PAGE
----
How do we fund the ‘end of AIDS’ in MICs?

As delegates gather for the UN Financing for Development Conference in Ethiopia, we examine what can be done to improve financing for HIV services in middle income countries.

In February 2015, at the Nairobi launch of a new global initiative to end the AIDS epidemic among adolescents, President Uhuru Kenyatta announced that Kenya will lead by example by increasing domestic resources for the AIDS response and improving HIV prevention, treatment, essential health care and counselling services for adolescents.

However, a new report launched this week in Addis Ababa – Who Pays for Progress? The role of domestic resource mobilisation and development assistance in financing health raises significant questions about whether this will be possible.

Who pays for progress? Copyright RESULTS UKThe report, written by RESULTS UK in conjunction with our Linking Organisation KANCO (the Kenyan AIDS NGO Consortium), the World AIDS Campaign International, and the ACTION Global Health Advocacy Partnership, examines what can be done in Kenya to bring additional funding into the health sector.  Its findings in relation to HIV are stark.

Financing healthcare in Kenya

 

The report states that 70% of the Kenyan HIV/AIDS budget is provided by donors through Overseas Development Assistance (ODA).  But there is growing concern that the country will lose access to this ODA given its new lower middle-income country (LMIC) status, resulting in a gradual drop in funding for all health programmes.

In June 2015, President Kenyatta called on African leaders to move away from dependence on ODA and therefore raise the percentage covered by domestic resources. However, according to Steve Lewis, author of the report: “It is only possible to achieve equitable access to health with both an increase in domestic resources and an increase in development assistance (ODA).”

The report points out that it takes time to scale up domestic spending and it does not always cover the need. Whilst Kenya has  increased its domestic HIV spending in recent years, new scientific progress shows that in the next five years the country would ideally expand ARVs / anti-retroviral drugs to much greater numbers of people. Assessing figures from, a Lancet published study  the report shows  that even using the most optimistic domestic resource mobilisation scenario - with a tripling of funding allocated to HIV and AIDS - Kenya would still only be funding 66% of its AIDS budget, leaving an unmet need of 34%.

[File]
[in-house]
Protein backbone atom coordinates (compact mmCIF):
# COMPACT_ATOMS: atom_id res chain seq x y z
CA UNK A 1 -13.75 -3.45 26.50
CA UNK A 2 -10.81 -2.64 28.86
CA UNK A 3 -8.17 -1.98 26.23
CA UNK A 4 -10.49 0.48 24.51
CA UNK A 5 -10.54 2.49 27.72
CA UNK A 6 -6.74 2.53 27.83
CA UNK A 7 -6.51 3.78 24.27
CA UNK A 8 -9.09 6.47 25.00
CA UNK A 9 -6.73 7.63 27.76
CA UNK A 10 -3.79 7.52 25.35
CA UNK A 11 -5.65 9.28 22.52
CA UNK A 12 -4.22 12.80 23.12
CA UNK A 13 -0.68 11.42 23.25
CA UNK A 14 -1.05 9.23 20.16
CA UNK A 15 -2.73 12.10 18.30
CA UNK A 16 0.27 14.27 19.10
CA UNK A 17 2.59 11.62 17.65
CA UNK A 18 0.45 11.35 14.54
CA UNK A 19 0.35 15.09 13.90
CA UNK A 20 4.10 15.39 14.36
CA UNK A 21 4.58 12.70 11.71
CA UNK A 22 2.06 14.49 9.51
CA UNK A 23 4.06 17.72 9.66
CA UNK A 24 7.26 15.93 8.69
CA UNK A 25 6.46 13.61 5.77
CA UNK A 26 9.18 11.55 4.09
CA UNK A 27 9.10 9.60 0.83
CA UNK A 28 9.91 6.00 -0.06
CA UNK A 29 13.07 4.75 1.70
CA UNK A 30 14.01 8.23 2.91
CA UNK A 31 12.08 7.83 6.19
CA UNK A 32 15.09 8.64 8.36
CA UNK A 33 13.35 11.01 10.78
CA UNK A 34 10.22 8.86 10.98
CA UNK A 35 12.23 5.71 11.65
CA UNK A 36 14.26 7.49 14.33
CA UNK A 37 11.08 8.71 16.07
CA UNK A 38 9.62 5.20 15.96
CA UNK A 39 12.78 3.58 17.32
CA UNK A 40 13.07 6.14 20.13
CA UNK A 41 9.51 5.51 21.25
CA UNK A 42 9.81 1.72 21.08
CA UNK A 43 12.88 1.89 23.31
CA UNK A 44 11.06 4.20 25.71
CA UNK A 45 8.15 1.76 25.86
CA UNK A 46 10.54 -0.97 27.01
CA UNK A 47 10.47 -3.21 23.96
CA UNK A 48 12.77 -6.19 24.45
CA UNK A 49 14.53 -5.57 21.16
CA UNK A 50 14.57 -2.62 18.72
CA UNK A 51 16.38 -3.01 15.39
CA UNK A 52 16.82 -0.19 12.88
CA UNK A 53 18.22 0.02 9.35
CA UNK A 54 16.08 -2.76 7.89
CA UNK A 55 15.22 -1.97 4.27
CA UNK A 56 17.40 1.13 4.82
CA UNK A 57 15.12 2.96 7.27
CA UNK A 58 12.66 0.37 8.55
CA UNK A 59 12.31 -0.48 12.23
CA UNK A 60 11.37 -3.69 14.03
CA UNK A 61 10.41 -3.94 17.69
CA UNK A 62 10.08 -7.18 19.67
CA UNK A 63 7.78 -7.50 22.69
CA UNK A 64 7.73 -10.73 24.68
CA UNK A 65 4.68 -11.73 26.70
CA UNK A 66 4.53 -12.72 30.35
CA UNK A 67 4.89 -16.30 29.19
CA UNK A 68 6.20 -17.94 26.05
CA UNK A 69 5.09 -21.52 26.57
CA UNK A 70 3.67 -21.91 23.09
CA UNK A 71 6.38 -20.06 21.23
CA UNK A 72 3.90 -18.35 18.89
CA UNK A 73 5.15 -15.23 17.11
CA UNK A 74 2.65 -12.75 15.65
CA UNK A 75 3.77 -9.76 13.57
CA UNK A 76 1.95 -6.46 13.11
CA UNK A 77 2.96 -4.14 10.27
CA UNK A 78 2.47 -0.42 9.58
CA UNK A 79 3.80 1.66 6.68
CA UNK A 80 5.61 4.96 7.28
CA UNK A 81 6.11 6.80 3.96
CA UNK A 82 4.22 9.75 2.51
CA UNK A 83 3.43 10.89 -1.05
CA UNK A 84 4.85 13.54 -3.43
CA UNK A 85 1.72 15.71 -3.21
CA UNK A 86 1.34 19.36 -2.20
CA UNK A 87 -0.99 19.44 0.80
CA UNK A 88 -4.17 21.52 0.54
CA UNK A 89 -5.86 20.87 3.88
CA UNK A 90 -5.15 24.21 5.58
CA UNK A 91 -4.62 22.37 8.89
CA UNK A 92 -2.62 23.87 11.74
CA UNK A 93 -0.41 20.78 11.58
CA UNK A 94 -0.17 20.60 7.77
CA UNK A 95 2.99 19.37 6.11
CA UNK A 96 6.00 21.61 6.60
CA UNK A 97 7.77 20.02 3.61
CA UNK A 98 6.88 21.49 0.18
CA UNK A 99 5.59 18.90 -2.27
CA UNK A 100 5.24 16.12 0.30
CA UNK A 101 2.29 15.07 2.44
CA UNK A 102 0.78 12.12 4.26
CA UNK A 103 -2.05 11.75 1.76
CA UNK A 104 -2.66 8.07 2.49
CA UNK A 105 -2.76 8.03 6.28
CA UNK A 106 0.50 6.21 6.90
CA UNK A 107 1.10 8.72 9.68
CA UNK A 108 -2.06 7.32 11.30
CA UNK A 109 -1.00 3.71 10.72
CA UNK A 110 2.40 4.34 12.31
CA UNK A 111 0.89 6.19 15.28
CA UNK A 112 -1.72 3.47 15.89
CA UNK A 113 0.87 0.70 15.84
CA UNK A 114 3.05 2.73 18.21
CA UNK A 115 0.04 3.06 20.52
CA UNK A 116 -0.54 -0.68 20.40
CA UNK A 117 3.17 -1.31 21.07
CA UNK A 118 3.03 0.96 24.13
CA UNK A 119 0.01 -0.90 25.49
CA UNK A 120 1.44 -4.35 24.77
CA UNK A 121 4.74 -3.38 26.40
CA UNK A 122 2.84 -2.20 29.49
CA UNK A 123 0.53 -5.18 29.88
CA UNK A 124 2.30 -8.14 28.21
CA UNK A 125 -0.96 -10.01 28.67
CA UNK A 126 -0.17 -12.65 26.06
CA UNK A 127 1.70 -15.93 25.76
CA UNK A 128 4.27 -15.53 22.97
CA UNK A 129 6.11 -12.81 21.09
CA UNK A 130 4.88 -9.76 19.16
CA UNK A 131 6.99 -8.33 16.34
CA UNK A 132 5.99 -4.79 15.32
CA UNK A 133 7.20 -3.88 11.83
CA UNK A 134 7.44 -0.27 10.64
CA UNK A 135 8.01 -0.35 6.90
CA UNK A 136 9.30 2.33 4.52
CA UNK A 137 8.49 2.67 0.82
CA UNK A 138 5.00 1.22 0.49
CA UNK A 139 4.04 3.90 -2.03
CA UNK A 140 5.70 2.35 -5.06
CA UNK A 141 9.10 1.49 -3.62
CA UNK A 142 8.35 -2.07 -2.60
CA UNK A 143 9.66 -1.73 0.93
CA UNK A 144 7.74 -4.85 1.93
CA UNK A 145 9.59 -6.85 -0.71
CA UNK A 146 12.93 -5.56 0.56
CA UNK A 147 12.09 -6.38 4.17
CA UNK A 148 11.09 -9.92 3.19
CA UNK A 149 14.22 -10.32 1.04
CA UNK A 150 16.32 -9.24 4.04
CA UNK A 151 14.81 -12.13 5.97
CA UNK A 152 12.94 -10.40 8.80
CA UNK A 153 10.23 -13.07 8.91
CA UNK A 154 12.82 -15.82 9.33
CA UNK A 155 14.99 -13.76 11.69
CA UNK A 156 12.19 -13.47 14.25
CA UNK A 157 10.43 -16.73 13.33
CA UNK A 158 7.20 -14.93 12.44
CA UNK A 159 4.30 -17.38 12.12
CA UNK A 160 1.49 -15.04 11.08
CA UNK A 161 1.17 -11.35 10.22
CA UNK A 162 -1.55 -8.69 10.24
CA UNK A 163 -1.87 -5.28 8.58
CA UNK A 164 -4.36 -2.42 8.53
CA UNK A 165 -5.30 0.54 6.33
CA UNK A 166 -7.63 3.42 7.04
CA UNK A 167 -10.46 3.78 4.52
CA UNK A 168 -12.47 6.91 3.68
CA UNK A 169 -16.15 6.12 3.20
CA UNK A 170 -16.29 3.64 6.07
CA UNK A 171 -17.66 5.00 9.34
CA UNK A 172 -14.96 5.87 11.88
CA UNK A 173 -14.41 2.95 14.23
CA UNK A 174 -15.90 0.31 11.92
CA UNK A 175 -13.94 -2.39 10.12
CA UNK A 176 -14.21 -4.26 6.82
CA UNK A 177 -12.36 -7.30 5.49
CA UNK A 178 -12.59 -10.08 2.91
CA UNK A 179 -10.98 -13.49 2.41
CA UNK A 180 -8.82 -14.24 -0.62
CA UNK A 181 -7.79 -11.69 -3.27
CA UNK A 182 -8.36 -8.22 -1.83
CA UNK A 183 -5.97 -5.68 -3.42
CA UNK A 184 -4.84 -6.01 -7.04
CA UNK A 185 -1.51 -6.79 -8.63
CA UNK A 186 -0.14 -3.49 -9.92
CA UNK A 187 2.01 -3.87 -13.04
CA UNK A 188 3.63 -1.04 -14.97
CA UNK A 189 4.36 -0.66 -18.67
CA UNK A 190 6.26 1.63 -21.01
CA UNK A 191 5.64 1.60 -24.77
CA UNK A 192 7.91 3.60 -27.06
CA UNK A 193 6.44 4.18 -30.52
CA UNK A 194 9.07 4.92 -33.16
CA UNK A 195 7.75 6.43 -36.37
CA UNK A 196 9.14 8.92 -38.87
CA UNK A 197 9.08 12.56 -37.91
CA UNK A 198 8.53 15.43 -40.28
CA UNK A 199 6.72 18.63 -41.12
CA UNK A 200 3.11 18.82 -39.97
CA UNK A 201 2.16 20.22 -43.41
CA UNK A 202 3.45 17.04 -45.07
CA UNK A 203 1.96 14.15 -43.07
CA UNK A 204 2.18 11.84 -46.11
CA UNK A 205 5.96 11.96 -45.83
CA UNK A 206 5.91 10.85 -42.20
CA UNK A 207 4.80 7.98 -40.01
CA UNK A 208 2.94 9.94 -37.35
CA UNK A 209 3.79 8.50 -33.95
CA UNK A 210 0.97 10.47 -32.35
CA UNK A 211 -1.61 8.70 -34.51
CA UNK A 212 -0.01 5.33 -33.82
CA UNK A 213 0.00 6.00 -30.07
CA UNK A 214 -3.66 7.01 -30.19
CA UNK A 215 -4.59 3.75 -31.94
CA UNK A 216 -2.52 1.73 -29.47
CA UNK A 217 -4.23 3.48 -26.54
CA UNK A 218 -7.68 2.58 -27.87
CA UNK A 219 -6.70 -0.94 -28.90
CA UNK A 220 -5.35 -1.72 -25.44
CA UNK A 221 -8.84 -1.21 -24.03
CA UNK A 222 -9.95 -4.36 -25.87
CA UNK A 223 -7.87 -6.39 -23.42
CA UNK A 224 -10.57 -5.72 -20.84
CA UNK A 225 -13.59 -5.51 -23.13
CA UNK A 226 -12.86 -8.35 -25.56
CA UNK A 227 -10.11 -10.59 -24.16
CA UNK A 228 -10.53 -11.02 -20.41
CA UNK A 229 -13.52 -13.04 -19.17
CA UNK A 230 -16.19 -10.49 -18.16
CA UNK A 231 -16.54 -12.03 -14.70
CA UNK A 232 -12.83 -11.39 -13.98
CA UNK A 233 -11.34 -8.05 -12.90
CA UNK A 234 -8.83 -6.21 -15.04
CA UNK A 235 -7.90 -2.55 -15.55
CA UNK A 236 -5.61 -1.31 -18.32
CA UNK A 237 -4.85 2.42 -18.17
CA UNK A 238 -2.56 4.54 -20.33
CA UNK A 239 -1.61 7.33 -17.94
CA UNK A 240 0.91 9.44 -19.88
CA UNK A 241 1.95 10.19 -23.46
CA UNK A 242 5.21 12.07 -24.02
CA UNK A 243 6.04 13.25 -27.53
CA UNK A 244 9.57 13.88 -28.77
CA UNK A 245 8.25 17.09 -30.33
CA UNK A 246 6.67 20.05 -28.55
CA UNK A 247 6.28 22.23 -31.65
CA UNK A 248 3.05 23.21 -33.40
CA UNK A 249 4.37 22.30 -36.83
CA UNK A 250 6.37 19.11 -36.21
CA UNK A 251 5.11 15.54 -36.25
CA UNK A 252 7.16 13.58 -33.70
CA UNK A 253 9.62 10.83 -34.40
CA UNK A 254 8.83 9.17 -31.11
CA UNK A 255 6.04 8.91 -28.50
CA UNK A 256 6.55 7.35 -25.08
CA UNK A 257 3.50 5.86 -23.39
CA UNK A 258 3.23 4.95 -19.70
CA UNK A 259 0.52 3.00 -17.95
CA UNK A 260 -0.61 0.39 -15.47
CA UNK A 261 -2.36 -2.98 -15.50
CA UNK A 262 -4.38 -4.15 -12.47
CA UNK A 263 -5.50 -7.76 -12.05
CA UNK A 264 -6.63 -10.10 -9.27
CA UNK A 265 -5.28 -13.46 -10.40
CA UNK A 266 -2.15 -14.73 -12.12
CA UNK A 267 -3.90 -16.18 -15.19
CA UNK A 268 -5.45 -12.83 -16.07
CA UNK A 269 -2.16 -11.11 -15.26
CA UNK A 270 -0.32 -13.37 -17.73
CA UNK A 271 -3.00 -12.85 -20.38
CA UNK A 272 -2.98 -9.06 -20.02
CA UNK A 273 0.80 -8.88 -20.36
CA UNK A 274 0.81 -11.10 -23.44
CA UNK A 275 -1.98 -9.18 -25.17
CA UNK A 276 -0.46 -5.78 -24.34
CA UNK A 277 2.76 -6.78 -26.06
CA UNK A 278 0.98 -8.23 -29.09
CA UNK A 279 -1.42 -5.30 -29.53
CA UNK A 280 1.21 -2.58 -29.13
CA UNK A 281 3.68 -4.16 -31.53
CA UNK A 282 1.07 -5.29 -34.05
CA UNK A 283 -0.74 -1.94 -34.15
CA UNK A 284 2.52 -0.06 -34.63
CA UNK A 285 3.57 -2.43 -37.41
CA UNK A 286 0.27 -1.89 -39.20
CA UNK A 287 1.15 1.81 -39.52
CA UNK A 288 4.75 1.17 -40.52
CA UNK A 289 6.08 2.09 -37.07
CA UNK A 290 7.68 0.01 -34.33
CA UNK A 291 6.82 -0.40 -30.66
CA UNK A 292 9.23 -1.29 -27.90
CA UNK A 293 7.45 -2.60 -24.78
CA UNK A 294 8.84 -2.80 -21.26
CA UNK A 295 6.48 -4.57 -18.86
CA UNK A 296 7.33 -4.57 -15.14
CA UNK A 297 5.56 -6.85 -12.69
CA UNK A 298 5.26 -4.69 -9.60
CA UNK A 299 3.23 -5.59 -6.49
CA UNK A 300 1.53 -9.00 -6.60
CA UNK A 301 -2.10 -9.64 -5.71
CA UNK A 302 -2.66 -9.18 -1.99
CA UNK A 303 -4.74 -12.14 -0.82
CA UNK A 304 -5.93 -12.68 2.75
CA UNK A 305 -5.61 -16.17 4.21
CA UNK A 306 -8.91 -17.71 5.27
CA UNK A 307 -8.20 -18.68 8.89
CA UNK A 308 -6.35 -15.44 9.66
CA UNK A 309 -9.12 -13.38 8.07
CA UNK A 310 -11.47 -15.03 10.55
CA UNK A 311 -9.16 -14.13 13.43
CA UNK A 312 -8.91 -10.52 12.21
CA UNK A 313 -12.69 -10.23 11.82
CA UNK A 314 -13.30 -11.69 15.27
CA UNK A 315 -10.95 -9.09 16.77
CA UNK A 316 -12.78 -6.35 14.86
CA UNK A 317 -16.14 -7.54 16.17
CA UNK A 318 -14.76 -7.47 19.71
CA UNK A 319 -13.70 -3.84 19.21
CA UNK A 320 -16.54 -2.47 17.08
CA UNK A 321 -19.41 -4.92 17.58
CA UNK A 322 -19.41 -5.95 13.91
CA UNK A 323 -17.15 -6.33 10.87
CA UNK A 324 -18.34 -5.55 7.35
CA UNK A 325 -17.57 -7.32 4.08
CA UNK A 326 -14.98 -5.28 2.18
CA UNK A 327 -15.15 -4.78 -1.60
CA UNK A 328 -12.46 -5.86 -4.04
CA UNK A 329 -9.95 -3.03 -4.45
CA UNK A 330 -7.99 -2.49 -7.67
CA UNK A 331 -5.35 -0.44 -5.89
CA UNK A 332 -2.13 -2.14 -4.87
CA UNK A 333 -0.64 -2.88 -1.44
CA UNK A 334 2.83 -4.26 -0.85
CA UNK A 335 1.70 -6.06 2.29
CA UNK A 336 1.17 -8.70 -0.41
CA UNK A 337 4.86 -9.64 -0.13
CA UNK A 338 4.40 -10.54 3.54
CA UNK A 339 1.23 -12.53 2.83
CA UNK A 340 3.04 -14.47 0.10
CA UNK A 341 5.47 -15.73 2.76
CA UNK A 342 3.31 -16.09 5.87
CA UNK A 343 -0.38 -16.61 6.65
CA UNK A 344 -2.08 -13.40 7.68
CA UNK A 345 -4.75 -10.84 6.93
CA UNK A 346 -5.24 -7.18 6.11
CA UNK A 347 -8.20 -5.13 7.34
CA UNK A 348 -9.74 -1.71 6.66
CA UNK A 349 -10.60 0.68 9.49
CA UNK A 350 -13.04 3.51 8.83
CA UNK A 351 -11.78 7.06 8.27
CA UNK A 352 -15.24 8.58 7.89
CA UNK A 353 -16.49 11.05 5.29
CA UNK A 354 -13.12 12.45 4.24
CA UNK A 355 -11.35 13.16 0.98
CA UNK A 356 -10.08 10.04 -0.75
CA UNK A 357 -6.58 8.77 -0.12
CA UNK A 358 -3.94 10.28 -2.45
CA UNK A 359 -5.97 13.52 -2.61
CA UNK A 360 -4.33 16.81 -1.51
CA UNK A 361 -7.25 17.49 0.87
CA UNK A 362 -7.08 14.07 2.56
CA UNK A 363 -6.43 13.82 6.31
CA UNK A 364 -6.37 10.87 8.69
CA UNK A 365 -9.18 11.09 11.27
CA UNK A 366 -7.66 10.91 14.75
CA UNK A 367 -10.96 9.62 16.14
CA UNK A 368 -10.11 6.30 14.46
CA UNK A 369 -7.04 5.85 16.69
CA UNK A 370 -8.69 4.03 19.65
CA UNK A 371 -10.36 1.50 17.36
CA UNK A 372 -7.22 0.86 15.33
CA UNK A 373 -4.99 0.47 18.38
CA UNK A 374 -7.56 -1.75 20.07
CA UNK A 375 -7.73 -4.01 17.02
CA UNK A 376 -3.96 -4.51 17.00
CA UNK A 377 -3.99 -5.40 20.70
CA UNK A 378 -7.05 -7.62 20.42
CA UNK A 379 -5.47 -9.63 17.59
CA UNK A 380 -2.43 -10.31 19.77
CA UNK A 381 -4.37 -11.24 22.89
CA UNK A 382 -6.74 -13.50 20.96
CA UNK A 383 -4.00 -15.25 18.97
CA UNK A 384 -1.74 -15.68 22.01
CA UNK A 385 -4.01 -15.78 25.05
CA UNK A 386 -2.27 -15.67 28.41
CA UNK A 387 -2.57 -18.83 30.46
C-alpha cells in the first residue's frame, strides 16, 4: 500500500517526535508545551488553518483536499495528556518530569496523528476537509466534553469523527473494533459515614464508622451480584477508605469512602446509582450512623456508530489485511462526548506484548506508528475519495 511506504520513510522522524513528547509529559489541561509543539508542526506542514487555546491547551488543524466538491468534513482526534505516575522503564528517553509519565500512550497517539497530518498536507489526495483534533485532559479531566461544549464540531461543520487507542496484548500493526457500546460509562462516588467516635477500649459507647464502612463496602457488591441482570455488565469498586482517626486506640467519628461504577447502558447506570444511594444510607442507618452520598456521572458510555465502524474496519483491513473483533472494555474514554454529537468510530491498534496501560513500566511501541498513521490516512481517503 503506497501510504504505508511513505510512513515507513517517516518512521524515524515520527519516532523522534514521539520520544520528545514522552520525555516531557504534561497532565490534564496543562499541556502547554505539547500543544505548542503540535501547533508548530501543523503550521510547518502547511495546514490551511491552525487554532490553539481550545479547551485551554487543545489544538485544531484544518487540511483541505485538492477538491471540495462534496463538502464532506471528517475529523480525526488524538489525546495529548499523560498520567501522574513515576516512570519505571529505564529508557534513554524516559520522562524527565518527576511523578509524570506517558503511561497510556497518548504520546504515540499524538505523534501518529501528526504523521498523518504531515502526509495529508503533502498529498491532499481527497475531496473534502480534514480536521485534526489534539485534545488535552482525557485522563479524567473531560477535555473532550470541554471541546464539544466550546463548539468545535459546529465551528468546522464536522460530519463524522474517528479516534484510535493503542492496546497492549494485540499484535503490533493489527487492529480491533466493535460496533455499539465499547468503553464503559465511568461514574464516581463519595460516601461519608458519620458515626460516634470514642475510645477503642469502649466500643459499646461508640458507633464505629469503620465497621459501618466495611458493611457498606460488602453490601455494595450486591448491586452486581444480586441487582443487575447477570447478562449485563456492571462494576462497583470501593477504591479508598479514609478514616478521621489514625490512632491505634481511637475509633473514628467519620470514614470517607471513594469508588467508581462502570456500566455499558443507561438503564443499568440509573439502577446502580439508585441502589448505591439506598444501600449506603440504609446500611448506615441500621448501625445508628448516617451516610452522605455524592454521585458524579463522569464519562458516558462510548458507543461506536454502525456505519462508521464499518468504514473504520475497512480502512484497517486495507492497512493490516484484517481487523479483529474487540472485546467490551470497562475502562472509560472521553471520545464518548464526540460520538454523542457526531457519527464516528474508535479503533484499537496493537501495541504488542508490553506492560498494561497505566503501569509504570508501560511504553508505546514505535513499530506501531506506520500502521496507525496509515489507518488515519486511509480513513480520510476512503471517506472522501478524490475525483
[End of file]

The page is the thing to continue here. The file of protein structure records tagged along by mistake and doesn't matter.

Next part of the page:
These figures are gloomy given the context of the current HIV epidemic in Kenya.  According to UNAIDS, among the general population HIV prevalence has stabled to about 5.6%, but among groups of people most at risk of HIV prevalence rates are considerably higher: for people who inject drugs and men who have sex with men, the figure is just over 18% but amongst sex workers it rises to 29%.

“In the long run, all Kenyans would be happy to see a time when the country does not need aid,” said Allan Ragi, director of KANCO. “But at present, if ODA falls then we will be unable to deliver essential healthcare to the most needy.”

The report analyses the contributions of major health donors and makes suggestions for ways of increasing domestic funding for public health in Kenya. It concludes that both sources will continue to be a vital part of the development landscape in Kenya, at least for the short and medium term.

Beyond 2015: financing equitable access to health in MICs

 

At the Financing for Development conference this week, we can expect loud calls from civil society for donors and multilateral organisations to make credible financial commitments towards the new sustainable development goals (SDGs). But, like Kenya, it’s also vital that middle-income countries with large HIV epidemics begin to share greater responsibility for achieving better health outcomes for their own citizens.

The research that RESULTS has produced on Kenya helps to make this case.  Alliance Linking Organisations in Namibia, Peru & Malaysia are similarly monitoring their government’s political and financial commitments to HIV so they can call on them to scale up domestic resource mobilisation.  One such piece of financial modelling was conducted recently in Malaysia by the Ministry of Health and the Malaysian AIDS Council.  It estimates that a short-medium term increase in financing of $420M over 7 years (both donor and domestic income sources) could reduce new HIV infections by 90% - to 750 - by 2021. 

Delivering the ‘end of AIDS’ by 2020 will require governments and donors to work together to move away from a reliance on aid. A full set of recommendations for the government of Kenya and for donors appears in the RESULTS UK report and could be applied elsewhere.

Side events at the UN Financing for Development conference

The Alliance is supporting two side events in Addis Ababa this week:

  • Monday 13 July: 18.15 pm,  Who Pays for Progress?  The role of domestic resource mobilisation and donor aid for health financing in Africa (RESULTS, KANCO, World AIDS Campaign and ACTION Global Health Advocacy Partnership).  More information from Laura Kerr at RESULTS UK.  Allan Ragi and Evelyn Kibuchi from KANCO will be in attendance

  • Wednesday 15 July: Beyond 2015: financing equitable access to health (Africa Civil Society Platform for Health, GFAN, Action for Global Health, Stop AIDS Alliance, GAVI CSO Constituency, ACTION Global Health Advocacy Partnership).  More information from Sara Ferrand at the Alliance. Evelyn Kibuchi will be speaking at this event.

To follow the decisions at Addis as they happen follow Steve Lewis from RESULTS UK on @owstonlewis, or the Alliance on @theaidsalliance